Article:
As it so happened, Saturday nights were also one of the busiest times for the store. Factory workers usually got paid at the end of the day Saturday, and many went out Saturday night to do their personal shopping, and my father made sure that the store stayed open longer to capitalize on that fact. Between the swarm of customers and the din from the radio, it usually got very hectic just after suppertime. As it also so happened, for some reason my parents never had a cash machine or even a locked drawer for the daily sales. All money went into a small cardboard shoe box (or to be even more accurate, a small cardboard box that socks came in: I remember the box and the brand like it was just yesterday: Gold Toe) which was tucked away high up in a gap between the tall display cabinet and the floor of the mezzanine. It would be taken down with every transaction concluded, either to stash the money into or to make change.
The whole operation was so out in the open and so obvious to everyone, it was a wonder what happened one Saturday night did not happen more frequently. The store was busy and everyone who could be drafted was present, including myself, then about seven years of age. I’m not really sure what was expected of me as I was too young to sell, take money or do anything else but hopefully be a deterrent to some potential shoplifter.
Everyone was so busy, and in the middle of this semi-chaos, what do I see but a rather short man, reasonably well dressed reaching for the box of money wedged in its little cubbyhole. He was sure and deliberate with his actions, and perhaps even glanced at me while doing this; as soon as he got what he wanted, he walked right out of the store as boldly as he had come in. Even at that young age I knew what he did was wrong, so I went up to Inay and told her what I witnessed, sure that I had done the right thing. In due time there was a big to-do about what I had reported, and after having checked to make sure I was not mistaken, my father flew into a rage and I got a pretty severe scolding, for not having made more of a fuss about it. I remember being very confused and upset, and not really sure why I had received such harsh words. The fear, confusion and hurt stayed with me and I made up in my young mind that I would never want to go through that ever again.
But I guess sometimes the adults do not take things too seriously nor learn from previous mistakes. No more than a few months had passed that I was again drafted to watch the store in the middle of the afternoon, I think by myself, but maybe perhaps with a slightly older sister. We were given very strict instructions: no reading comics or nodding off in the stupor-inducing midday tropical heat, and keep a very keen eye for thieves. I guess I learned my lesson all too well, as sure enough I saw out of the corner of my eye, a hand emerge from behind the front display shelf reaching for something, anything it could lay itself on, then quick as flash disappear after having snagged a couple of pairs of slippers.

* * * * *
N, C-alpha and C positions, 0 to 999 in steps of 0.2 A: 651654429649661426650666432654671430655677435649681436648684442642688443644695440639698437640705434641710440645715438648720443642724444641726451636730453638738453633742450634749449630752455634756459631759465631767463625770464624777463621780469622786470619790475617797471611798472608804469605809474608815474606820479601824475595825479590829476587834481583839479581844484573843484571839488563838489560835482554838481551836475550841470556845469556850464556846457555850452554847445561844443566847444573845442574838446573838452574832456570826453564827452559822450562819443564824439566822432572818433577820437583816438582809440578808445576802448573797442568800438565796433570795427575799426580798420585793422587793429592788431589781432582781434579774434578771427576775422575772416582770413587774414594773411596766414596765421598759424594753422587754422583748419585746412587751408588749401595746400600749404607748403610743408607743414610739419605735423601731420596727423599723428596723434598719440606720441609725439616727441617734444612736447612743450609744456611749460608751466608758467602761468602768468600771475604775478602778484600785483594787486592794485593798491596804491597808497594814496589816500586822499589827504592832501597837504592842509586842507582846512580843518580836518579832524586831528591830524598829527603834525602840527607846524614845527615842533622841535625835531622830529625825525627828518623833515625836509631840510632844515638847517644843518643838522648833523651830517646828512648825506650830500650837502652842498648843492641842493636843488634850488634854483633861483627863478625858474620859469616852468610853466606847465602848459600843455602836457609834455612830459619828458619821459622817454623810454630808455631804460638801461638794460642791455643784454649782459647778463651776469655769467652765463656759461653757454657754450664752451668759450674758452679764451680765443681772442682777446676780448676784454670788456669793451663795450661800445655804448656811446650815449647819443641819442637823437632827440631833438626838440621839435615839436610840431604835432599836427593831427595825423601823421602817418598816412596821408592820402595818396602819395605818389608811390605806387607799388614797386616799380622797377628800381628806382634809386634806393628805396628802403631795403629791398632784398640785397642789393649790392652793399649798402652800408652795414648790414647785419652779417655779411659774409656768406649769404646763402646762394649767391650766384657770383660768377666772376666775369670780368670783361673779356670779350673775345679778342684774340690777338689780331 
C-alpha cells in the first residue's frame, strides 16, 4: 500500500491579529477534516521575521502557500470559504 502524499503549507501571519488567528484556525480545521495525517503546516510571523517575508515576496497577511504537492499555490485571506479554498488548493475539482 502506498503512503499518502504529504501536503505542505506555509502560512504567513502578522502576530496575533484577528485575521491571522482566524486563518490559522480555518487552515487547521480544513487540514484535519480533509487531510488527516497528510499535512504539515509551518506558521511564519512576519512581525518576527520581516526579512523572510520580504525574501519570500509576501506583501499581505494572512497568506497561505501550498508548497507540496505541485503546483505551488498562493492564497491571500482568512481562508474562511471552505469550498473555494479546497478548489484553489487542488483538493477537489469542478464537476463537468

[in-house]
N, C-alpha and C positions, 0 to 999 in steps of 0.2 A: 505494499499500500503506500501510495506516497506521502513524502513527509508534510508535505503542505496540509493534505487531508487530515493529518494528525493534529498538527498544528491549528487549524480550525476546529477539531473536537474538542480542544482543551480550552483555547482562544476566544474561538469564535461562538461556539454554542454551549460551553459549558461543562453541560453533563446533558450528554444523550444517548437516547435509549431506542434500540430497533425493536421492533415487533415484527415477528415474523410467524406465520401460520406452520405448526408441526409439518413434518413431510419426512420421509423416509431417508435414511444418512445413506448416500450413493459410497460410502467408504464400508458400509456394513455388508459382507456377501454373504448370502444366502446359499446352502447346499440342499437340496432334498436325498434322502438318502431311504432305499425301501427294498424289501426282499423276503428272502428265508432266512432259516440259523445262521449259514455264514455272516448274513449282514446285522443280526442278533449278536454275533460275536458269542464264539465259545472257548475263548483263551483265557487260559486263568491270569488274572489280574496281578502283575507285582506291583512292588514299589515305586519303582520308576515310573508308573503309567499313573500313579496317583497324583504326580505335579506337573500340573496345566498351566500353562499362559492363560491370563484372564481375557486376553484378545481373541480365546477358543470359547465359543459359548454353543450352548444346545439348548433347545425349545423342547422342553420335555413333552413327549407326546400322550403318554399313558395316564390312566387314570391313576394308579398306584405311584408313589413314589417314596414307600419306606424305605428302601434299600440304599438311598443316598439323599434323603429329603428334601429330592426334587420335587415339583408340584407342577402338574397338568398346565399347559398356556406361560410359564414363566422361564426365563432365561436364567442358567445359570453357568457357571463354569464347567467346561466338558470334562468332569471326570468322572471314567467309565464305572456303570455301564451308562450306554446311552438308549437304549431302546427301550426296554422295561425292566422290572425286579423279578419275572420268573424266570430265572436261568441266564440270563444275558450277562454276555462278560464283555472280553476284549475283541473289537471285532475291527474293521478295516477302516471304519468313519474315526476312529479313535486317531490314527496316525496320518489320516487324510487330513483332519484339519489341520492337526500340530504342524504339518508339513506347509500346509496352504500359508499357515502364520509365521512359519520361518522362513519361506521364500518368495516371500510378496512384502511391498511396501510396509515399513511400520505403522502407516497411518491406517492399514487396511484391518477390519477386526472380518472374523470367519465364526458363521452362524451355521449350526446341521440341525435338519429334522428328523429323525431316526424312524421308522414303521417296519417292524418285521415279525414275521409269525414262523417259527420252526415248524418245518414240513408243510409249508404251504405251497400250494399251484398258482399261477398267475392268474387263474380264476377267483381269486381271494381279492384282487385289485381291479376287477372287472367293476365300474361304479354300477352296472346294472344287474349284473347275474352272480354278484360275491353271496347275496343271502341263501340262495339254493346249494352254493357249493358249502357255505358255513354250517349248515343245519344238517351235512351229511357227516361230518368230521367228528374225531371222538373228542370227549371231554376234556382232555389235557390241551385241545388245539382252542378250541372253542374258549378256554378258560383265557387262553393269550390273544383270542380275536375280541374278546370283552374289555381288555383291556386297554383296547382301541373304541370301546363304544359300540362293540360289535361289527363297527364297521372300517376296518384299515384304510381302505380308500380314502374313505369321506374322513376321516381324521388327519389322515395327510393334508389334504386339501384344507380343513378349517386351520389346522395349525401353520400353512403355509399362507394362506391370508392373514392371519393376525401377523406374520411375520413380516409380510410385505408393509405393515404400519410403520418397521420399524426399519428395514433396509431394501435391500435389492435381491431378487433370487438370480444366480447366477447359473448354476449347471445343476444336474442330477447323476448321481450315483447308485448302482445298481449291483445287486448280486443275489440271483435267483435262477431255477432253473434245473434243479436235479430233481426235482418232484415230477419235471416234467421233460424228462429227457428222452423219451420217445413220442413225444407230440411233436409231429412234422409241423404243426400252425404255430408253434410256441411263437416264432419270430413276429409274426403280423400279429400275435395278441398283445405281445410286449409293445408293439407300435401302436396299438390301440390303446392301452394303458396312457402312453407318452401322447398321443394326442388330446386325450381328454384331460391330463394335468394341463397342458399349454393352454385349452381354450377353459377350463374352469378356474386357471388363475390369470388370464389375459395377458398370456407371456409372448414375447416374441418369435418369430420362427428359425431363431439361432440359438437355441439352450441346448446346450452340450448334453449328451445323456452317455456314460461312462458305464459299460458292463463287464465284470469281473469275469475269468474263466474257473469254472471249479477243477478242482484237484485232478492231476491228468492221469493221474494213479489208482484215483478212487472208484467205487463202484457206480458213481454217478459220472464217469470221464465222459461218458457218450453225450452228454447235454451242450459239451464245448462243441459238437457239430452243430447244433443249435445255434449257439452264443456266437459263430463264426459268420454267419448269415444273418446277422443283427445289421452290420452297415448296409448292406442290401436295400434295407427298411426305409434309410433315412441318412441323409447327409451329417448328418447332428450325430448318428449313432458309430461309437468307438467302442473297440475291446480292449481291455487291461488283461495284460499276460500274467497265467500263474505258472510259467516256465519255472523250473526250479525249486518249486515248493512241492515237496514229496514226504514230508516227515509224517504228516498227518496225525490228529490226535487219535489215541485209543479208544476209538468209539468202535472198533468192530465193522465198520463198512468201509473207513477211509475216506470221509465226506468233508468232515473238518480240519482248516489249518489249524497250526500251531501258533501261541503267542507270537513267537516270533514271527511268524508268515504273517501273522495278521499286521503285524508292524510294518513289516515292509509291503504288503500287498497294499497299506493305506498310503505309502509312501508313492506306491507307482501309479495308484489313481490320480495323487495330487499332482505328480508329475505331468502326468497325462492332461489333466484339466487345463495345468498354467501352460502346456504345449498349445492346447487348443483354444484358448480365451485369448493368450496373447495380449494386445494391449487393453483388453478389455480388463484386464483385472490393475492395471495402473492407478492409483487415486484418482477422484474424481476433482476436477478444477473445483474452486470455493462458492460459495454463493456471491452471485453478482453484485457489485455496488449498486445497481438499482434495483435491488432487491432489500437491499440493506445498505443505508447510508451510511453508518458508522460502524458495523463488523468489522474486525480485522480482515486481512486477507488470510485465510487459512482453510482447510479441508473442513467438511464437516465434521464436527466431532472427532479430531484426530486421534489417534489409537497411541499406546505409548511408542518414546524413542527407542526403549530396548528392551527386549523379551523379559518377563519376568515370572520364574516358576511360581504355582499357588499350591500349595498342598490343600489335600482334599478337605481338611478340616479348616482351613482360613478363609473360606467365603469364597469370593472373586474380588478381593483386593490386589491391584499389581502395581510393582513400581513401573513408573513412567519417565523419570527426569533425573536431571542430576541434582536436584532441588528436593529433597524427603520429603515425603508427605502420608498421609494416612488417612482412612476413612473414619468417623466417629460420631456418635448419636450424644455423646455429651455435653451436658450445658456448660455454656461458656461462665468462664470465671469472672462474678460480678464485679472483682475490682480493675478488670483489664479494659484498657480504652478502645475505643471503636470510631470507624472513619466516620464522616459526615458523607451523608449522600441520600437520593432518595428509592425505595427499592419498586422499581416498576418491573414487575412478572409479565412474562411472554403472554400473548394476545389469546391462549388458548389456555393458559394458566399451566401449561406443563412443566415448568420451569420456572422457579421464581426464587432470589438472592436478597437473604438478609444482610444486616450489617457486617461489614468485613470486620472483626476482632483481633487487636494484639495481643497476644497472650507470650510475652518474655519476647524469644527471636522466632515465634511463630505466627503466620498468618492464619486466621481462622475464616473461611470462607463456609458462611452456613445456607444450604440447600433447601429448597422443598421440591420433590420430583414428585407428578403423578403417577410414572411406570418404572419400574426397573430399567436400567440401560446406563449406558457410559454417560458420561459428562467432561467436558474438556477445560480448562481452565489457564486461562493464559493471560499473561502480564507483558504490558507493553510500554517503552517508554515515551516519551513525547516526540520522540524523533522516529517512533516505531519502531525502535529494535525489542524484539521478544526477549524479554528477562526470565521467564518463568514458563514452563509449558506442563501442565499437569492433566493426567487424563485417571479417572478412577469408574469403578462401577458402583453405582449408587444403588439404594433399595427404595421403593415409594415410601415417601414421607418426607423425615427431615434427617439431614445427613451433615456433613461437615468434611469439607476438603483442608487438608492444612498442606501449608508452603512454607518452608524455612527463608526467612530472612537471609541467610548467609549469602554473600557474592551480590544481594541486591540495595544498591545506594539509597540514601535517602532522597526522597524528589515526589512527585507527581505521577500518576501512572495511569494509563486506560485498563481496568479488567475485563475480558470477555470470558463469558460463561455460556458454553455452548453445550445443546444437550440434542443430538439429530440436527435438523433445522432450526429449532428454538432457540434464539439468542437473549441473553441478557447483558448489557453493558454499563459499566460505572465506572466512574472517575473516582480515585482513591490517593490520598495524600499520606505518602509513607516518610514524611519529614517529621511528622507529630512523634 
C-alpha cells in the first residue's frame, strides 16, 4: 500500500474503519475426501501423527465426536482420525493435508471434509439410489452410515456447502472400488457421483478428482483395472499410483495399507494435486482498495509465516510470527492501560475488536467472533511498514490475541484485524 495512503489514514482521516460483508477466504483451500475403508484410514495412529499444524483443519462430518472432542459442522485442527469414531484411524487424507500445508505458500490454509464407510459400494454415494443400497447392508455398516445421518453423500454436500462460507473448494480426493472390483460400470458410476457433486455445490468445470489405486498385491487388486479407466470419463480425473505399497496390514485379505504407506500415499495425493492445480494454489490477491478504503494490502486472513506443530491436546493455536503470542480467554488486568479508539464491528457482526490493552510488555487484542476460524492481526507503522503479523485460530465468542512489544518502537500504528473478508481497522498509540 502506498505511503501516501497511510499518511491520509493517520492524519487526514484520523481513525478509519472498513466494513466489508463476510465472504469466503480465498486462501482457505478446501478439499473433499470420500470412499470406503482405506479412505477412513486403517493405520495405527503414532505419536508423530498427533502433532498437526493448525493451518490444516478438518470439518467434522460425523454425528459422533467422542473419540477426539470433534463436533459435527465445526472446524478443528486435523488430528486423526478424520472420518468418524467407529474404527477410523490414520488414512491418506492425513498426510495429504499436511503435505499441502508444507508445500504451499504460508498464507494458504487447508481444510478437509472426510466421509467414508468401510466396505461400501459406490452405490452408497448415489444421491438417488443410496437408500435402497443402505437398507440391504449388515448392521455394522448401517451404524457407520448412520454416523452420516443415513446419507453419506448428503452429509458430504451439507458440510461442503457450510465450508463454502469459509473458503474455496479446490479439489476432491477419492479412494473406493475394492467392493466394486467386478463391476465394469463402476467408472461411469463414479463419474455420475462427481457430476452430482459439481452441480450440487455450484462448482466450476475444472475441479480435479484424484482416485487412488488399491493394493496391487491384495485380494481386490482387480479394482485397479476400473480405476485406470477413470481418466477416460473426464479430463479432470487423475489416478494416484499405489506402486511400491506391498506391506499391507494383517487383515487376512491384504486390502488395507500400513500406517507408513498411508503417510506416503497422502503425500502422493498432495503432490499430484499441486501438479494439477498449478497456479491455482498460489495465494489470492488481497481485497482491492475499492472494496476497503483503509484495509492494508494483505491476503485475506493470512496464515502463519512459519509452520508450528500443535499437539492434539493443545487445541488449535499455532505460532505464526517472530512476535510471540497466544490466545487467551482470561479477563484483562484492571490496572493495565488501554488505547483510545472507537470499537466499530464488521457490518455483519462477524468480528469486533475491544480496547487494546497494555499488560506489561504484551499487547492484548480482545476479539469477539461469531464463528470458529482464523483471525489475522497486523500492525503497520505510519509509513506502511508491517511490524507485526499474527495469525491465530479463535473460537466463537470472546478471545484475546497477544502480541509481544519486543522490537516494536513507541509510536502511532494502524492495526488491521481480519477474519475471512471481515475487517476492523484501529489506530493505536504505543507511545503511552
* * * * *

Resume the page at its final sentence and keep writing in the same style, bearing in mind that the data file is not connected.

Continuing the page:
Petrified of getting another dose of punitive scolding, I jumped from where I was seated and started running after the thief, all the while yelling, “Magnanakaw! Magnanakaw!” (Thief! Thief!).
I was not really sure what or who I was running after: the fear and the tears that have welled up in my eyes blurred everything and all I could remember was running as fast as my little feet could carry me towards the direction I last saw the shoplifter. I was barely three blocks north of the store when Ate Nellie, my older brother’s wife caught up with me in front of Cine Mari and stopped me from further running: after the long-gone thief and away from the fear of being scolded again for not having done the right thing. She had to hold me in a bear hug, I was resisting so much, and slowly walked me back towards the store, all the while trying to calm the fear inside that have turned me into a sniveling, tightly wound ball of frustration and anger.
© September 2007